Samuel Z. Arkoff at Orpheum Theatre Halloween Spook-a-Thon -


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Samuel Z. Arkoff at Orpheum Theatre Halloween Spook-a-Thon

By Steve Ryfle     October 26, 2000

You may have about the sixth annual Spook-a-Thon Halloween film festival at the old Orpheum Theater in downtown Los Angeles. We dropped in for the festivities last Friday night, including screenings of the original version of The Haunting, Frankenstein Meets the Wolf Man and Black Sunday. But the highlight of the night was a presentation of the 'Spooky' award to crusty ol' Samuel Z. Arkoff, one of the true granddaddies of exploitation cinema. Arkoff, though confined to a wheelchair, still looked good and still has a zeal for the biz, in his old-school way. He even announced plans to remake five films from his old company, American International Pictures (see below), although he wouldn't name which titles. Arkoff spent some time onstage, fielding questions from the Spook-a-Thon's Jon Olivan and the audience. Here's a little bit of what went down:

ARKOFF: I want to inform you that I'm 82. And although the legs aren't what they were, the brain is. [applause] At least if it isn't, I'm the only one who knows it. I made a lot of pictures, but my favorite pictures have always been horror pictures. Some people call them one thing; some people call them another, but they're still horror pictures. And I love them, and that's why I'm really in the business. I want you to know also that I, and my son Lou, are re-making five of our old horror pictures, which we're starting in November and working straight through. Hopefully, there'll be no strike. [applause]

I want to tell you something about this particular picture you're gonna see tonight, Black Sunday. Jim Nicholson, my partner, and I were in Rome, and we were looking at pictures. It was nine o'clock in the morning, and we really didn't feel like looking at pictures, since we'd been to a big party the night before. I'm seeing this picture, and I want to tell you, it bowled me over. That was Mario Bava, who was a cameraman in Italy, and Italy was not a particularly great field for horror pictures. But Bava was a great cameraman, and he could do the things in his camera that people have to spend a lot of money for special effects today. And I have always loved this picture. We did more pictures with Bava. We did Black Sabbath; we did a number of others, including Planet of the Vampires. I always thought that Bava was a great director, and had he been born in the United States or England, which are great horror fan places, he would have had a stature that was [greater]. He was really a fine man, and a damn good cameraman and director.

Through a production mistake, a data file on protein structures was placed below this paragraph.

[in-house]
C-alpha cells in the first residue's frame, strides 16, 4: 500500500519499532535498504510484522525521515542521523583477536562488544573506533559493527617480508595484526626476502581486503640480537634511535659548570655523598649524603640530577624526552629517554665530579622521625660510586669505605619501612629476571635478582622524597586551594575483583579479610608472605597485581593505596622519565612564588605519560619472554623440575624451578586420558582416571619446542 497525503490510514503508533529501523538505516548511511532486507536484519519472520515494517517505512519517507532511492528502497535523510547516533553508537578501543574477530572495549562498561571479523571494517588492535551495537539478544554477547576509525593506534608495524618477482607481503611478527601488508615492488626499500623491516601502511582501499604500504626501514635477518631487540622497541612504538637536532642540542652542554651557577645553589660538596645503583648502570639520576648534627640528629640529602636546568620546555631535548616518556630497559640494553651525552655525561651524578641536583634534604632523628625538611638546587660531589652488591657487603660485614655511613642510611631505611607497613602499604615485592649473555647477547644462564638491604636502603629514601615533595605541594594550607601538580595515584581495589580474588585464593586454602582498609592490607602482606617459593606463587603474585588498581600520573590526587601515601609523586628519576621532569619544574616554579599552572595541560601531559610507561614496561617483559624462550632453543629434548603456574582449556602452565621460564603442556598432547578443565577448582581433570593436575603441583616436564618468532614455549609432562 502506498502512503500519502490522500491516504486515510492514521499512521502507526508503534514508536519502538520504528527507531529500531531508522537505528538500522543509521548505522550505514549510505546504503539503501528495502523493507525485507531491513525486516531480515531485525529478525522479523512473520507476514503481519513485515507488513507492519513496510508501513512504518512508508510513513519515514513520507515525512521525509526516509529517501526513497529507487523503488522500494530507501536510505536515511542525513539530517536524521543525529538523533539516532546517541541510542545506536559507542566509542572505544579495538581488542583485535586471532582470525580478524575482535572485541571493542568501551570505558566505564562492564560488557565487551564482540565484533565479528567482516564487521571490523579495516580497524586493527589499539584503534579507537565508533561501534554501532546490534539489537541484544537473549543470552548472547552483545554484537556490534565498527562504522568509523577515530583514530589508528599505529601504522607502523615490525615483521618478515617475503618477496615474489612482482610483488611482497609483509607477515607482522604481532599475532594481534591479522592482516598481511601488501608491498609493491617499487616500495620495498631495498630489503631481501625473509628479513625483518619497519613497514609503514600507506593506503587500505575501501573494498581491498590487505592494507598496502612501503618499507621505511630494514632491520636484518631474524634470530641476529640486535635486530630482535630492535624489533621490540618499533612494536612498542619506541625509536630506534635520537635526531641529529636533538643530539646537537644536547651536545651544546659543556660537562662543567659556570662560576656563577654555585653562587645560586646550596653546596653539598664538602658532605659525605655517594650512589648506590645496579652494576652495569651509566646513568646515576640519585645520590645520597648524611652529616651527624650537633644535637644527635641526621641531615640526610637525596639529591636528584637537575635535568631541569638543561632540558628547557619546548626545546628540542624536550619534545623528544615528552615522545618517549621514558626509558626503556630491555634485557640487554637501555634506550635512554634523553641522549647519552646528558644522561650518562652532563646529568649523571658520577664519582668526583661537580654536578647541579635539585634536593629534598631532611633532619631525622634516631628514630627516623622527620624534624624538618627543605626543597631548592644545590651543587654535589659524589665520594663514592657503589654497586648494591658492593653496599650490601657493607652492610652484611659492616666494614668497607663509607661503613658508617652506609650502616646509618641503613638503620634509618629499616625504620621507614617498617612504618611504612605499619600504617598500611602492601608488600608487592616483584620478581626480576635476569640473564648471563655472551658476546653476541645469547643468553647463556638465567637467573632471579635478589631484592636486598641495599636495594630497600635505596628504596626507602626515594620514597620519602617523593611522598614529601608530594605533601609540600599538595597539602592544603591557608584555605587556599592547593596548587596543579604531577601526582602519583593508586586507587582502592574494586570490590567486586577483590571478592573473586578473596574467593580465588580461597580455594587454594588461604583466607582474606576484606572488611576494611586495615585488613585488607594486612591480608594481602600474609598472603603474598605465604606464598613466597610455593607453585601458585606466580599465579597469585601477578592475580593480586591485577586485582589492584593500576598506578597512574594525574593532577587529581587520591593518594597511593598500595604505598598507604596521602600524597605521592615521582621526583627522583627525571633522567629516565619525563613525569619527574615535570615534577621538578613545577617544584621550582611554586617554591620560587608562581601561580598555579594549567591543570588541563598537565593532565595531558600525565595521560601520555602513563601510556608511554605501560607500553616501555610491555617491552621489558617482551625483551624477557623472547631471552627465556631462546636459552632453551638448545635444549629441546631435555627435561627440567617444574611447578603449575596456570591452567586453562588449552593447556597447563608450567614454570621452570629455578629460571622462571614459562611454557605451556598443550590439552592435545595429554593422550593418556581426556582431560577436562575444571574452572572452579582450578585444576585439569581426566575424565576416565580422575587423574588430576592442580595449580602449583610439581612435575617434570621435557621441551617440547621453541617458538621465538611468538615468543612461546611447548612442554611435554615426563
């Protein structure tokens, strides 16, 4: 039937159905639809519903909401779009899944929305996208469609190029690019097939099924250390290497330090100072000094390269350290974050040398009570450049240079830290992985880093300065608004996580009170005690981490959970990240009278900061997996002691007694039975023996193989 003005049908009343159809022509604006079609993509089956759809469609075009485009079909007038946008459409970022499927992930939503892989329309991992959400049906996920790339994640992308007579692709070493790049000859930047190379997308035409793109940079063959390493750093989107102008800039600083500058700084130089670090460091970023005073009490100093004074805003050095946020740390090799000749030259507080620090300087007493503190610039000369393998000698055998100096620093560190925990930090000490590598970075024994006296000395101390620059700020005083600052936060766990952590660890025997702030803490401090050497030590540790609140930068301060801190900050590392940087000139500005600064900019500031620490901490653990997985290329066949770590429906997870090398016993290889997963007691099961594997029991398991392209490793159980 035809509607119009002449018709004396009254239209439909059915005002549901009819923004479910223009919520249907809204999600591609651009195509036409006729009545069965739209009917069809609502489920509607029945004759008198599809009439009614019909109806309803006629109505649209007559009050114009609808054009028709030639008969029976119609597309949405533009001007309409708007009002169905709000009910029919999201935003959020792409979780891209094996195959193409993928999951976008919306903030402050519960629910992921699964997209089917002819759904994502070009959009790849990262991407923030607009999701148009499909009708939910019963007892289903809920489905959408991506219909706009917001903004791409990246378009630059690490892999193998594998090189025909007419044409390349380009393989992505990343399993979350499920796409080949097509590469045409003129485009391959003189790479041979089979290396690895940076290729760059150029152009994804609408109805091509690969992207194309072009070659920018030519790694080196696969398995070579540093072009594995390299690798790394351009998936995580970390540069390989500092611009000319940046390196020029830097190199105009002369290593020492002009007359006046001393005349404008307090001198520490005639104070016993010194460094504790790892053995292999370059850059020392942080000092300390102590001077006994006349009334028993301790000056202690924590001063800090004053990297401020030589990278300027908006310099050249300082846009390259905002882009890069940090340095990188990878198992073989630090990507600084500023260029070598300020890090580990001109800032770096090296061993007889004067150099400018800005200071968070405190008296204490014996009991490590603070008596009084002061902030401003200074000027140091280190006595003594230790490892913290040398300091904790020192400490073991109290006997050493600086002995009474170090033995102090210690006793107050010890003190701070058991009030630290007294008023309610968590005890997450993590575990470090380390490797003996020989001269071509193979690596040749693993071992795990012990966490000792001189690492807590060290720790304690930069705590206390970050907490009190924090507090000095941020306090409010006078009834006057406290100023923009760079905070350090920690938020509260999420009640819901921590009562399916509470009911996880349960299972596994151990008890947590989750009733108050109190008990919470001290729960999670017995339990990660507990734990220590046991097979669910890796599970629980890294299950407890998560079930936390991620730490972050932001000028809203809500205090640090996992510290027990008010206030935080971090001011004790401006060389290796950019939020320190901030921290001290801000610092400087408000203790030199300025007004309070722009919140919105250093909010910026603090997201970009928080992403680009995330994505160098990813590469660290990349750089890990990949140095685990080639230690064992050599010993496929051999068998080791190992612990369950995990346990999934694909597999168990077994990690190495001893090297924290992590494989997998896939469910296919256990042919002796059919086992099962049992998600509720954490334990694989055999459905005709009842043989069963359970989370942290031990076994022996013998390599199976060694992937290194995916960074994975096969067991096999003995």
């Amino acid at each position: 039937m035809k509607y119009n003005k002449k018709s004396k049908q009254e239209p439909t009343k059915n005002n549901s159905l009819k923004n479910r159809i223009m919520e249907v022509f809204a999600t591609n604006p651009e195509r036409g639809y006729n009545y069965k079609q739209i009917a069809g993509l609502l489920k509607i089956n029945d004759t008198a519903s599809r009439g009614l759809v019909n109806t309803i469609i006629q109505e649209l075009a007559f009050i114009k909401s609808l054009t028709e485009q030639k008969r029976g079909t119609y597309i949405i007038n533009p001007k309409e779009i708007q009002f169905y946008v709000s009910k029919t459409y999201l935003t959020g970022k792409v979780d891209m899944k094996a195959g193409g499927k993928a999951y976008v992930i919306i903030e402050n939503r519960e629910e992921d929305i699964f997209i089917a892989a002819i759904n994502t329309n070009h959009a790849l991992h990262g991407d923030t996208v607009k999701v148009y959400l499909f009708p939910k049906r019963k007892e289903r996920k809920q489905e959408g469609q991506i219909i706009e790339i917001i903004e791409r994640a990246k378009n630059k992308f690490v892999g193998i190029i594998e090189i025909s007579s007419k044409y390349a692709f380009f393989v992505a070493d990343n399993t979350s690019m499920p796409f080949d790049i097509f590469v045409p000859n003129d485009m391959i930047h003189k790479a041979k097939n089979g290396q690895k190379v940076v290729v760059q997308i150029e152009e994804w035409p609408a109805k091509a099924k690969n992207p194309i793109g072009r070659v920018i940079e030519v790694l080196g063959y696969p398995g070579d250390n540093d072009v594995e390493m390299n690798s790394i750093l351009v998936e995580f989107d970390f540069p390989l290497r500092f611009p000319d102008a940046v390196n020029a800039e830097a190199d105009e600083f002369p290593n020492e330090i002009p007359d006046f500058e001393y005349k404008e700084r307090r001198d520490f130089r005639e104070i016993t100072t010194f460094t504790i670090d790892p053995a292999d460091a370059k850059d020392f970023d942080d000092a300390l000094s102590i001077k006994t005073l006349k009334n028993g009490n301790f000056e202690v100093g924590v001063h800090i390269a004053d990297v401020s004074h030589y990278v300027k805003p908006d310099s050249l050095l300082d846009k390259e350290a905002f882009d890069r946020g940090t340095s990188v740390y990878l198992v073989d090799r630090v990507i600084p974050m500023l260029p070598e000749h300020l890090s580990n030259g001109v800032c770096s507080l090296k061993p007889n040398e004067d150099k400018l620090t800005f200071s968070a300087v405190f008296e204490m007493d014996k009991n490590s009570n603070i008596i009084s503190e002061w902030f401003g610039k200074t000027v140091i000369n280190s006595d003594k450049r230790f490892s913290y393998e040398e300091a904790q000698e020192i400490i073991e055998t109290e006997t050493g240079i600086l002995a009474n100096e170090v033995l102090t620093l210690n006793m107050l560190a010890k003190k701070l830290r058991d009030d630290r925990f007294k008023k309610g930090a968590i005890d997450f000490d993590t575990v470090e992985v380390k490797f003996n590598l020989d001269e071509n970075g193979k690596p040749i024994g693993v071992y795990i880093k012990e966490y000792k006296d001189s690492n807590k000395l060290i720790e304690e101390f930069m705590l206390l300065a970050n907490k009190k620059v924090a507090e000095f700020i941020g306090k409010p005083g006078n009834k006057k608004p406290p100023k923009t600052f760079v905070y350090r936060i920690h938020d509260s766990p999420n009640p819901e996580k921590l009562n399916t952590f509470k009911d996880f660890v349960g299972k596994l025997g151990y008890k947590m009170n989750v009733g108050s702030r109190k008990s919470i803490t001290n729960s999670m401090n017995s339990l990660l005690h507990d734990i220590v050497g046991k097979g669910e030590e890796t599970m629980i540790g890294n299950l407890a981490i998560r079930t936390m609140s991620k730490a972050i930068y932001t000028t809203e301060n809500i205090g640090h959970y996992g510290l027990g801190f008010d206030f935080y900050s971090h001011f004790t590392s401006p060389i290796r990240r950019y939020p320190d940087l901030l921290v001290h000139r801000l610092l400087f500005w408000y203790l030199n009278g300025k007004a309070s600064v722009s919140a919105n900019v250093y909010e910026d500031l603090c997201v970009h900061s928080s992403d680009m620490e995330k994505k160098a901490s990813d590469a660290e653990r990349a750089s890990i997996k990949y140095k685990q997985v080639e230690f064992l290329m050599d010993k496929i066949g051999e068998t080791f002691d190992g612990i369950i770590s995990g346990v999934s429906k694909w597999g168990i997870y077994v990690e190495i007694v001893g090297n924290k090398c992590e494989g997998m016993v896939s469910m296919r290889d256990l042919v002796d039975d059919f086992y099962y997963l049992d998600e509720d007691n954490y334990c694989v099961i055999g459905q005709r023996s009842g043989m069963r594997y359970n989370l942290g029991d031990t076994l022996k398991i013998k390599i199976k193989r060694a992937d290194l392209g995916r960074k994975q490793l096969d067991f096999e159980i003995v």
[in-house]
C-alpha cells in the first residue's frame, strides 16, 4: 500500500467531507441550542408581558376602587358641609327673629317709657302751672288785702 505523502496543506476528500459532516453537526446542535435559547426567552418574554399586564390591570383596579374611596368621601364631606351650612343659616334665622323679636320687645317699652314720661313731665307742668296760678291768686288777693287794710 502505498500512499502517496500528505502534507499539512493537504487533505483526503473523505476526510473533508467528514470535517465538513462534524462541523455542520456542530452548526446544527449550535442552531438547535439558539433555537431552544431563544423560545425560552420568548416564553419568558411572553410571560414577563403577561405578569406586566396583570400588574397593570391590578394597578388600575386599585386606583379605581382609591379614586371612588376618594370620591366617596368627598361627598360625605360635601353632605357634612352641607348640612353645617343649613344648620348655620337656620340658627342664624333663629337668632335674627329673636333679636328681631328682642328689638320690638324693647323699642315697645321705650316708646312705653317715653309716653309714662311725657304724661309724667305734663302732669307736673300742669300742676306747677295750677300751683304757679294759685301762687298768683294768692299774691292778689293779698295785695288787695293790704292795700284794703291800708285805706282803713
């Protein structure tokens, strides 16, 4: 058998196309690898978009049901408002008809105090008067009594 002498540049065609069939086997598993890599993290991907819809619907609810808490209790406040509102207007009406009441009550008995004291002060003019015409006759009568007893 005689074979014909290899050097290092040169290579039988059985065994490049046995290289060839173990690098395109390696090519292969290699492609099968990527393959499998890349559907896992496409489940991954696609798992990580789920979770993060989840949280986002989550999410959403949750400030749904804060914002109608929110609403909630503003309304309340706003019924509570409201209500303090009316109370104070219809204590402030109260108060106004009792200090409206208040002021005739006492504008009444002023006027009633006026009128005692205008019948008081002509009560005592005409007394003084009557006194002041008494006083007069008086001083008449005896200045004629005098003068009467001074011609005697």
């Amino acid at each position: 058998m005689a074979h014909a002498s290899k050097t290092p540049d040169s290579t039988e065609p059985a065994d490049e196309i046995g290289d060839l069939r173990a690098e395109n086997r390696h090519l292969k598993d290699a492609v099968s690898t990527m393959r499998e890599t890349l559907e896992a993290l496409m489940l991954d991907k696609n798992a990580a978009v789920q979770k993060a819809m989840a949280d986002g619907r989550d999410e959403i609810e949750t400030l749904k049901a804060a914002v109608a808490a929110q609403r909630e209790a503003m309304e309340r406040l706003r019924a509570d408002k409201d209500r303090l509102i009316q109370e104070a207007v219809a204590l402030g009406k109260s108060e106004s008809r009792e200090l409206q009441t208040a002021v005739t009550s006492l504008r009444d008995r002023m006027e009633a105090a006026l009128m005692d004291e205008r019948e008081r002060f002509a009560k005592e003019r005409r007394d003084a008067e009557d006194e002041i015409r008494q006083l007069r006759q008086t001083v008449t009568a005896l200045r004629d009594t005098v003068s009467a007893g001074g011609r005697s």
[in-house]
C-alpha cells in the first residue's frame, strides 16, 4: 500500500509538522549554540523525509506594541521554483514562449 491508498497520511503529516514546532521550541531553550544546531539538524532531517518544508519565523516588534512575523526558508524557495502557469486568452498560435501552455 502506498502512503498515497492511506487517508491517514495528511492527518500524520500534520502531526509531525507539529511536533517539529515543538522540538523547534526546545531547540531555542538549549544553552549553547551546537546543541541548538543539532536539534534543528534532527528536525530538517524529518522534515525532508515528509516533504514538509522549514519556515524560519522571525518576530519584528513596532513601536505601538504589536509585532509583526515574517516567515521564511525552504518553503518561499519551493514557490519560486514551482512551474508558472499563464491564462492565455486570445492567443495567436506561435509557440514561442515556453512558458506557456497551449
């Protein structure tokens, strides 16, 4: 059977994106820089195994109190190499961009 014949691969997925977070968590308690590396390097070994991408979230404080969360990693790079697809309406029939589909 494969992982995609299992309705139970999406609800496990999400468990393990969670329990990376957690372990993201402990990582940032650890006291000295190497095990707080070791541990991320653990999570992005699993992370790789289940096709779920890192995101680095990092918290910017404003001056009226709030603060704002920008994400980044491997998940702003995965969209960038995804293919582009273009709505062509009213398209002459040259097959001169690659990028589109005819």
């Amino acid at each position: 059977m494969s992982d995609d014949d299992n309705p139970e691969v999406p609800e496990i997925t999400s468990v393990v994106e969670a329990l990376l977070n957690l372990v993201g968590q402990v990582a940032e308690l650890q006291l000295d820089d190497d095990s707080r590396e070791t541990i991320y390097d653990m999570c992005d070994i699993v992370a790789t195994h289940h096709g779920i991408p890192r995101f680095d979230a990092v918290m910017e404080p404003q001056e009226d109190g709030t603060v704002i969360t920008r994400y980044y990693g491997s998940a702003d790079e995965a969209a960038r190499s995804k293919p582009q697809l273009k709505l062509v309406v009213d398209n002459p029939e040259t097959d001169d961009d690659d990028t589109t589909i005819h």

ARKOFF: Well, I got kicked out of the University of Iowa for not attending class. [applause] And I came to Los Angeles. My father had a clothing store, so I knew how to read shoe sizes, so I could earn a few bucks on sale days at the Broadway department store. You didn't have to be much of a salesman; all you had to be able to do was read the sizes, and when they came in, the shoes would be out of the box and tied together, and they'd generally get separated, so your big job was to find the other one. [laughs] But I used to come down here on Monday nights, when they would have a stage show. Mickey Rooney was on; [Donald] O'Connor was on; it was always a terrific theater. And it was built in the way the old theaters were, that you don't see anymore. Today they're just like ordinary storerooms. This has great history, this theater, and I'm delighted to get a prize in it.


ARKOFF: Well, we didn't have any money. I was a young lawyer at the time...and so, we started up, and there was really a great demand. We got young writers, young directors, and we made pictures for a cheap price, because we were paying virtually nothing, all for percentages. We had It Conquered the World, The Day the World Ended, a great many pictures of that type. In those days you didn't have the special effects that you do now, and we were frugal. We made one for $29,000. As a matter of fact that was on...The Beast With a Million Eyes (1955). We told Roger [Corman], 'We've only got $29,000 left,' because he ran overboard on Five Guns West. And so, he went out to Palm Springsnon-union I might addand he didn't even put his name on the pictures because he was afraid he get in trouble with the director's guild. So he did the pictures; he came back, and he was grumbling all the time. The thing about Roger was, he could make them cheap. He went off on another picture, and we supervised the editors, and finally we saw the rough cut, but there was no beast with a million eyes. There was no beast at all! I called up Roger and said, 'For God sakes, where's the beast? We've been selling that!' What we used to do in those days was; we would make up some sort of initial ad and send it out to the exhibitors, because we didn't have much reputation at that time.... And we had already pronounced. I said, 'Roger, we have to have a beast.' He said, 'I only had $29,000. You put the beast in the picture!' So, we tried one thing; we tried another.... Big theater people came out and wanted to look at the picture. What we finally did, we got ourselves a big teapot and put about 50 holes in it, and steam went through it. That became our beast. So, I've always felt that ingenuity is better than anything else.

Postscript: Arkoff and AIP are the subject of a new documentary, It Conquered Hollywood: The Story of American International Pictures, produced by American Movie Classics and scheduled to debut on the cable network next year. Supposedly, the doc is currently playing in one Los Angeles cinema, to qualify for Oscar consideration, but I haven't been able to find the theater yet.


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